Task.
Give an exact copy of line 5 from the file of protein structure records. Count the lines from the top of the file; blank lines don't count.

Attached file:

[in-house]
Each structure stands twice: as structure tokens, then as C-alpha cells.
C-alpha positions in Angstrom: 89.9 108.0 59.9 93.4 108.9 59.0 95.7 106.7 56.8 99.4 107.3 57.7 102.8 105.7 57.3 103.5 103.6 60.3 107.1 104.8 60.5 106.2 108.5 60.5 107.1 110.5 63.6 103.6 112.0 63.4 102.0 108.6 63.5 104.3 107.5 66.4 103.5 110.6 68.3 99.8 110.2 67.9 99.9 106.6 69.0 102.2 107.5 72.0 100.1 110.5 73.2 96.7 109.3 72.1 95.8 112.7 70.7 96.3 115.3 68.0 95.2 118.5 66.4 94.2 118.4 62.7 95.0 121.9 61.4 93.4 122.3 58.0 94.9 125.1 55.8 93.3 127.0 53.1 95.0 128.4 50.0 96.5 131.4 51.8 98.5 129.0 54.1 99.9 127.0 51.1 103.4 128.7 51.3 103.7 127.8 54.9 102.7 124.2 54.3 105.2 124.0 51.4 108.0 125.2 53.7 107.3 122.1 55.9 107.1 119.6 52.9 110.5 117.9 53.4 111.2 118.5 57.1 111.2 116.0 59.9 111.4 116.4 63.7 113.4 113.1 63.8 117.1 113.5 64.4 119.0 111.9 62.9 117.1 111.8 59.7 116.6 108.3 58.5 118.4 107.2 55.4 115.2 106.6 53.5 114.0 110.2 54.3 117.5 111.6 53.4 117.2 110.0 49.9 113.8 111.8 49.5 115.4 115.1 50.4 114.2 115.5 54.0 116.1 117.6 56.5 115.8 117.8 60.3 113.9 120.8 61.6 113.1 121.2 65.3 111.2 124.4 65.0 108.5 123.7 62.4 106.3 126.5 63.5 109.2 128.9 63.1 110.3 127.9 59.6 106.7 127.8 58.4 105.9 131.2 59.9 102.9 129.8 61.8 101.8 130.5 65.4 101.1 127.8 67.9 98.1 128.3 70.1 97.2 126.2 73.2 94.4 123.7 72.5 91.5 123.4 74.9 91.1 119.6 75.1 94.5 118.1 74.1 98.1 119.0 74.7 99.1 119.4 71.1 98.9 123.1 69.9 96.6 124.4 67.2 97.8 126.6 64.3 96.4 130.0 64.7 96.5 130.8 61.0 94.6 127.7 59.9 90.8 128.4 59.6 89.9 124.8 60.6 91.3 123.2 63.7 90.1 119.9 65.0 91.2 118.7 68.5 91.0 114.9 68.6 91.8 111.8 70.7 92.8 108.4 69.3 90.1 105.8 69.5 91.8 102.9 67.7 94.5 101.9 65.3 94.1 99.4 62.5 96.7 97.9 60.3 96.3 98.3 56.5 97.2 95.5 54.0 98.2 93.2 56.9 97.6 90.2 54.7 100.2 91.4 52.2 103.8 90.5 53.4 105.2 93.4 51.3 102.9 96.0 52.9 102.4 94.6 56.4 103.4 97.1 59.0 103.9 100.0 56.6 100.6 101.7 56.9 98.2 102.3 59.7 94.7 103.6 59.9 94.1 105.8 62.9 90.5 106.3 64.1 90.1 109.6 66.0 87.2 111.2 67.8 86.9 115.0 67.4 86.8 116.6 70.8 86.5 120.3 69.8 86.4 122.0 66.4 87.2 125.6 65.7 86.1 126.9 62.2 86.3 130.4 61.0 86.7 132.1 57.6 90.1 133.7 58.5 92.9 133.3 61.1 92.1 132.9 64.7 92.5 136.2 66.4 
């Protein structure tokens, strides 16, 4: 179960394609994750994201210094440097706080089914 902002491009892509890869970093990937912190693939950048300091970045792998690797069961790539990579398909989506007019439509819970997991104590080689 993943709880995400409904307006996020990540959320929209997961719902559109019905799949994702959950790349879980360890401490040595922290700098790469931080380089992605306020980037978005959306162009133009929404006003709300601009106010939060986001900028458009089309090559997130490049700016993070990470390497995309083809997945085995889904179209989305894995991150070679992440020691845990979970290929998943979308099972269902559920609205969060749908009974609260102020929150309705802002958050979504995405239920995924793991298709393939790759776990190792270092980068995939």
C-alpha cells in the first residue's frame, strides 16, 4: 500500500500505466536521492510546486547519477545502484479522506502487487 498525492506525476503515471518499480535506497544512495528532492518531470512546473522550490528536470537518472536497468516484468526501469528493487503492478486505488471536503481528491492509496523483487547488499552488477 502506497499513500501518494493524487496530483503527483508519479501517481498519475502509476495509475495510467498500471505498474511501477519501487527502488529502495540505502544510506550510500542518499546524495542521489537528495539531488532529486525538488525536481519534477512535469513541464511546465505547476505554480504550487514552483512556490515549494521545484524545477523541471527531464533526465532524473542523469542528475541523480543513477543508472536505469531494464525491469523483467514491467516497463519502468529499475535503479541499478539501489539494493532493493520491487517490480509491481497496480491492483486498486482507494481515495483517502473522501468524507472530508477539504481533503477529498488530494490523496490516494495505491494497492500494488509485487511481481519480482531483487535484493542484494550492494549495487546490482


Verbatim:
C-alpha cells in the first residue's frame, strides 16, 4: 500500500500505466536521492510546486547519477545502484479522506502487487 498525492506525476503515471518499480535506497544512495528532492518531470512546473522550490528536470537518472536497468516484468526501469528493487503492478486505488471536503481528491492509496523483487547488499552488477 502506497499513500501518494493524487496530483503527483508519479501517481498519475502509476495509475495510467498500471505498474511501477519501487527502488529502495540505502544510506550510500542518499546524495542521489537528495539531488532529486525538488525536481519534477512535469513541464511546465505547476505554480504550487514552483512556490515549494521545484524545477523541471527531464533526465532524473542523469542528475541523480543513477543508472536505469531494464525491469523483467514491467516497463519502468529499475535503479541499478539501489539494493532493493520491487517490480509491481497496480491492483486498486482507494481515495483517502473522501468524507472530508477539504481533503477529498488530494490523496490516494495505491494497492500494488509485487511481481519480482531483487535484493542484494550492494549495487546490482